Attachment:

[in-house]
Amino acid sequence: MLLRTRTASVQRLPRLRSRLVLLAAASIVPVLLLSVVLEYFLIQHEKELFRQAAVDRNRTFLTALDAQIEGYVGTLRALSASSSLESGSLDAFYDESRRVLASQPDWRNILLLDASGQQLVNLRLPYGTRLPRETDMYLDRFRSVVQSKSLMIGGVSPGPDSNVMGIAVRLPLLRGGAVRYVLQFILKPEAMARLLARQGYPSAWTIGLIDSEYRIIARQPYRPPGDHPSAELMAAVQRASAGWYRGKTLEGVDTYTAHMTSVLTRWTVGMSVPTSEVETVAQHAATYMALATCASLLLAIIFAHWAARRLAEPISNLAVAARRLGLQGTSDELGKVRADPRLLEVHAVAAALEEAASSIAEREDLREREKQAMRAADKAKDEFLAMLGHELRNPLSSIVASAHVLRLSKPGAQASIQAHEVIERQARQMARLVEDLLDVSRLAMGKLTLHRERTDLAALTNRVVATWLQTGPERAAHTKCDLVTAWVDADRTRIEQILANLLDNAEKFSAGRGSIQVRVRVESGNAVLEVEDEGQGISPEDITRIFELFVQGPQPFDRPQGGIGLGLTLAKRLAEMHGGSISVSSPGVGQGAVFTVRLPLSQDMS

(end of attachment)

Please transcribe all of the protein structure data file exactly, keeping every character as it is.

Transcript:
[in-house]
Amino acid sequence: MLLRTRTASVQRLPRLRSRLVLLAAASIVPVLLLSVVLEYFLIQHEKELFRQAAVDRNRTFLTALDAQIEGYVGTLRALSASSSLESGSLDAFYDESRRVLASQPDWRNILLLDASGQQLVNLRLPYGTRLPRETDMYLDRFRSVVQSKSLMIGGVSPGPDSNVMGIAVRLPLLRGGAVRYVLQFILKPEAMARLLARQGYPSAWTIGLIDSEYRIIARQPYRPPGDHPSAELMAAVQRASAGWYRGKTLEGVDTYTAHMTSVLTRWTVGMSVPTSEVETVAQHAATYMALATCASLLLAIIFAHWAARRLAEPISNLAVAARRLGLQGTSDELGKVRADPRLLEVHAVAAALEEAASSIAEREDLREREKQAMRAADKAKDEFLAMLGHELRNPLSSIVASAHVLRLSKPGAQASIQAHEVIERQARQMARLVEDLLDVSRLAMGKLTLHRERTDLAALTNRVVATWLQTGPERAAHTKCDLVTAWVDADRTRIEQILANLLDNAEKFSAGRGSIQVRVRVESGNAVLEVEDEGQGISPEDITRIFELFVQGPQPFDRPQGGIGLGLTLAKRLAEMHGGSISVSSPGVGQGAVFTVRLPLSQDMS